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The Doorway Gallery is delighted to host an exclusive show by Gary Devon RUA entitled ‘Continuum’ . The show will officially be opened by Aodh Ó Domhnaill,( Dramatist and a poet and a song-writer) which will take place Thursday November 10th from 6-7.30pm, at No. 24 South Frederick St, and is scheduled to run until December 1st .
"Deserted farmsteads have been the focus of my most recent work. Their prominence in the paintings prompts the question why such emphasis. Perhaps there is something in my bones - my father was an architect and I've always been drawn to buildings as subject matter. Edward Hopper became an abiding influence at Goldsmiths College in London when I concentrated on the urban scene. Long since back in Ireland I'm just as excited by the cottage, farmstead or lone house. I'm also now giving up more of the canvas space to the surrounding landscape. I'm hugely excited by light and the sun's effect on colour, dependant on its temperature or position in the sky. Besides throwing the scene into relief it will dress a mountain in its evening attire of orange and magenta, the olive green of first light or the pale cobalt of a shimmering haze. It will turn the weathered red barn a dazzling bright cadmium orange.
Beyond that natural affinity with architecture and the stimulus of colour and light I'm not sure what my paintings are "about", if indeed they are or have to be about anything. I'm loath to pin any definitive meaning onto them as I'd prefer the viewer to decide, but, if pressed, I'd suggest they are about the passage of time and the transience of life. The farm building, upon the death of its occupant, becomes something of a monument to the life of that "unknown" farmer and his forebears. I make no apology for the paintings' measure of nostalgia for they are a celebratory nod to past generations, the common man and woman, their life of subsistence and even survival. Occasionally I get little snippets of information about them through conversations with those who'd have known them, even if it's only a nick name or an indication of their trade, the likes of "Murphy The Bog" or John T. O'Shea, cabinet and cart maker, a useful man to know in life and equally useful at the end of it, as he doubled as a coffin-maker. Noted by their absence in the paintings they live on in spirit. In some paintings cattle or sheep take sanctuary in or congregate around the doorless shell - it's as if the house has not yet given up its ghost.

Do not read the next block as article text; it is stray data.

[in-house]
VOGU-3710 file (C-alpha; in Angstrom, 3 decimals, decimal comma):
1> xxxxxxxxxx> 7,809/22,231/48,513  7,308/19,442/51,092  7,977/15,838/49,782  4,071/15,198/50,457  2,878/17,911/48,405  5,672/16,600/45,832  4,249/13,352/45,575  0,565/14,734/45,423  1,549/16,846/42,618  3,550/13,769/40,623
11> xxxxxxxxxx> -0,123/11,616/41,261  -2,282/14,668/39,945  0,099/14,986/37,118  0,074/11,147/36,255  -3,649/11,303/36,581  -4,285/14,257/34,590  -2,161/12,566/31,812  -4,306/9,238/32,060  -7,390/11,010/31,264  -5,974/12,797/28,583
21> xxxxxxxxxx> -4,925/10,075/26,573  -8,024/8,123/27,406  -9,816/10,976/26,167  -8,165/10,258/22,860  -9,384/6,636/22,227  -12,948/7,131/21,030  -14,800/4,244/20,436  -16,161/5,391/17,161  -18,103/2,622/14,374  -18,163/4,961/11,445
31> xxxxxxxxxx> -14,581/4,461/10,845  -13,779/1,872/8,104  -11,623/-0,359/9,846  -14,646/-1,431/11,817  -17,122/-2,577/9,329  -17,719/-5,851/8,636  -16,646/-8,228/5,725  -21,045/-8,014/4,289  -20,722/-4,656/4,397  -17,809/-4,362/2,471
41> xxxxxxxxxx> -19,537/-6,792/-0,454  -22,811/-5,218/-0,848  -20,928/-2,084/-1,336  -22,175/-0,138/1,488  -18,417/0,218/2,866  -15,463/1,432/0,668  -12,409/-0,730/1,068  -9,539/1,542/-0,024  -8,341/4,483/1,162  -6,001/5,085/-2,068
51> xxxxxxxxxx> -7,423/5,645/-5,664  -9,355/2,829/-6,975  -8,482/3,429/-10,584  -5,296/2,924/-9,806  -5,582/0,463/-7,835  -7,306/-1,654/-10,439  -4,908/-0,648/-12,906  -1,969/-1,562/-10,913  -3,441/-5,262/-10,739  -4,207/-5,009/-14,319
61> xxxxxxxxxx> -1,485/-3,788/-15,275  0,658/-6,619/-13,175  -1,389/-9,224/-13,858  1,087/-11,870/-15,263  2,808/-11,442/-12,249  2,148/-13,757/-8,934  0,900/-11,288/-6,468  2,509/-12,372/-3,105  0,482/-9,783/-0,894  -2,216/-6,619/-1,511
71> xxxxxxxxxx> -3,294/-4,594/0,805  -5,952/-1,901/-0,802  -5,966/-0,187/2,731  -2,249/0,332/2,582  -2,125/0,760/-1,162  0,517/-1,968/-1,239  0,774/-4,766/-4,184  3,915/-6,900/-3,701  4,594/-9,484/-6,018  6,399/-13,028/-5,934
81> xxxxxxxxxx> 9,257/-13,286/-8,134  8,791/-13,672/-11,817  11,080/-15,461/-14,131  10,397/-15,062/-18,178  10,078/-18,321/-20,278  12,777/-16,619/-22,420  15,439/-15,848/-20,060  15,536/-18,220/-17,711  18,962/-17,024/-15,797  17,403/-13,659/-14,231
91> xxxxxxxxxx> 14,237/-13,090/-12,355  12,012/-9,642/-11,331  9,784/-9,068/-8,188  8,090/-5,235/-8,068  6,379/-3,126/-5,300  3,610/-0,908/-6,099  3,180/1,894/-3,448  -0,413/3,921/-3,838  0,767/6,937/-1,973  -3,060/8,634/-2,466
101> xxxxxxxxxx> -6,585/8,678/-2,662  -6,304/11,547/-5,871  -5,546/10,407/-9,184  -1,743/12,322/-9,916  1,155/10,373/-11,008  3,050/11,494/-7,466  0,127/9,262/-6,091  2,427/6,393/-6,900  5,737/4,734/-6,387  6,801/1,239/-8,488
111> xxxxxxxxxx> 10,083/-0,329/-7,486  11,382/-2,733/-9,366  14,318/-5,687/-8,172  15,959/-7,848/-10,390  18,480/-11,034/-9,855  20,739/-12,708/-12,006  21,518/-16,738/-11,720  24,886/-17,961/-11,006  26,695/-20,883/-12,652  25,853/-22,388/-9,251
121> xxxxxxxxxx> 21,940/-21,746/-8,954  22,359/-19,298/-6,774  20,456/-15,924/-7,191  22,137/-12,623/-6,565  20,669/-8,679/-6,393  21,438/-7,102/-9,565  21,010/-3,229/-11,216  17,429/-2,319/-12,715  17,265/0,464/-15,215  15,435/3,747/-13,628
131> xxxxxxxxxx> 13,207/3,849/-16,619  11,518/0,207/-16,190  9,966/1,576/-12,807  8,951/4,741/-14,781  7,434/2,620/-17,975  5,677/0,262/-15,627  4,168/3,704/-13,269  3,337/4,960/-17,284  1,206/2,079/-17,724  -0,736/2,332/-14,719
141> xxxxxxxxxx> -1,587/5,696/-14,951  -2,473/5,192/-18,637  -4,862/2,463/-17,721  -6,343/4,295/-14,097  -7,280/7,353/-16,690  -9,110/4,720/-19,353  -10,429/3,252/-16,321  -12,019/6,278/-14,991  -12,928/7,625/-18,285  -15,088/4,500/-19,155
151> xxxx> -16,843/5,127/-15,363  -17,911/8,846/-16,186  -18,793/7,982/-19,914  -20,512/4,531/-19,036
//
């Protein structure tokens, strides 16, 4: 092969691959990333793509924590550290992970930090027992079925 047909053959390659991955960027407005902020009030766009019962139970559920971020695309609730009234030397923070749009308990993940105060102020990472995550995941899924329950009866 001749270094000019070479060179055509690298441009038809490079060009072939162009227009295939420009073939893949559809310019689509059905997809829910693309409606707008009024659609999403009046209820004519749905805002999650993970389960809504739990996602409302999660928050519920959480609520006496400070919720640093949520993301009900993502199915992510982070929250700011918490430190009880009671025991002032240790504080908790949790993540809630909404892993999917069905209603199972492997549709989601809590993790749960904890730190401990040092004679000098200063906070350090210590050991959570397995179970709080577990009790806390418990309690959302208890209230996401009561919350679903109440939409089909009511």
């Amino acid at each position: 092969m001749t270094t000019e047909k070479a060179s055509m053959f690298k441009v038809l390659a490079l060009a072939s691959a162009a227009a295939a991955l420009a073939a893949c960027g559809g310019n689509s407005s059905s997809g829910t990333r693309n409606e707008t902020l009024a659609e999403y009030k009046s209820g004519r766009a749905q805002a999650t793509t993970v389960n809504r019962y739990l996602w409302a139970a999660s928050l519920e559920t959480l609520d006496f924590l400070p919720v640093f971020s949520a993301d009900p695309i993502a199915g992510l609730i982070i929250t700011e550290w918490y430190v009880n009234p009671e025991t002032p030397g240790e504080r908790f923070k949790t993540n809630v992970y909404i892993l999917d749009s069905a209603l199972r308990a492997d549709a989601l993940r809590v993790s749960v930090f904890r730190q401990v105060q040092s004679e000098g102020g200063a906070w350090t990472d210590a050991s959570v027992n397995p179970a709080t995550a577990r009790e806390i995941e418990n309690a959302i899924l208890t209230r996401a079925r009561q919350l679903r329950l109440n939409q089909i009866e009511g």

The paintings are unapologetically Irish and a touch nostalgic and sentimental. That's me, but I try to steer clear of the John Hinde postcard view of old Ireland. If I could be permitted to ally myself in sprit with author John McGovern I'm hoping there is more of his type of sentiment in my paintings. Making another literary comparison I once stumbled across a radio reading by Cavan writer Michael Harding of one of his own particularly evocative pieces of prose describing his memories of the life and passing of a local farmer whom he barely knew, but obviously admired very much, noting his daily devotion to his animals and fields. It immediately struck a chord with me and seemed to put into words what I was trying to say in paint. He describes the farmer as "a quiet man who walked deeply on the earth". About his passing he wrote, " His death was the closure of a simple life. When a farmer dies in the countryside there is a strange emptiness in the fields. But there will be no one to tend his garden now, and his fields are empty, his cattle are taken elsewhere. His tractor will never come again up the hill on a summer's evening. And the house where there was always a light in the window at Christmas will be dark this year. Those who live in the hills above Lough Allen have lost another solitary man. But all across the West of Ireland it is the same - one by one, the lights go out ". Gary Devon RUA
Date: Thursday 10th November
Special Guest: Aodh Ó Domhnaill, Dramatist and a poet and a song-writer
Time: 6 – 7.30pm
Gallery opening Hours:
Monday – Saturday 10.30-6pm
For more information :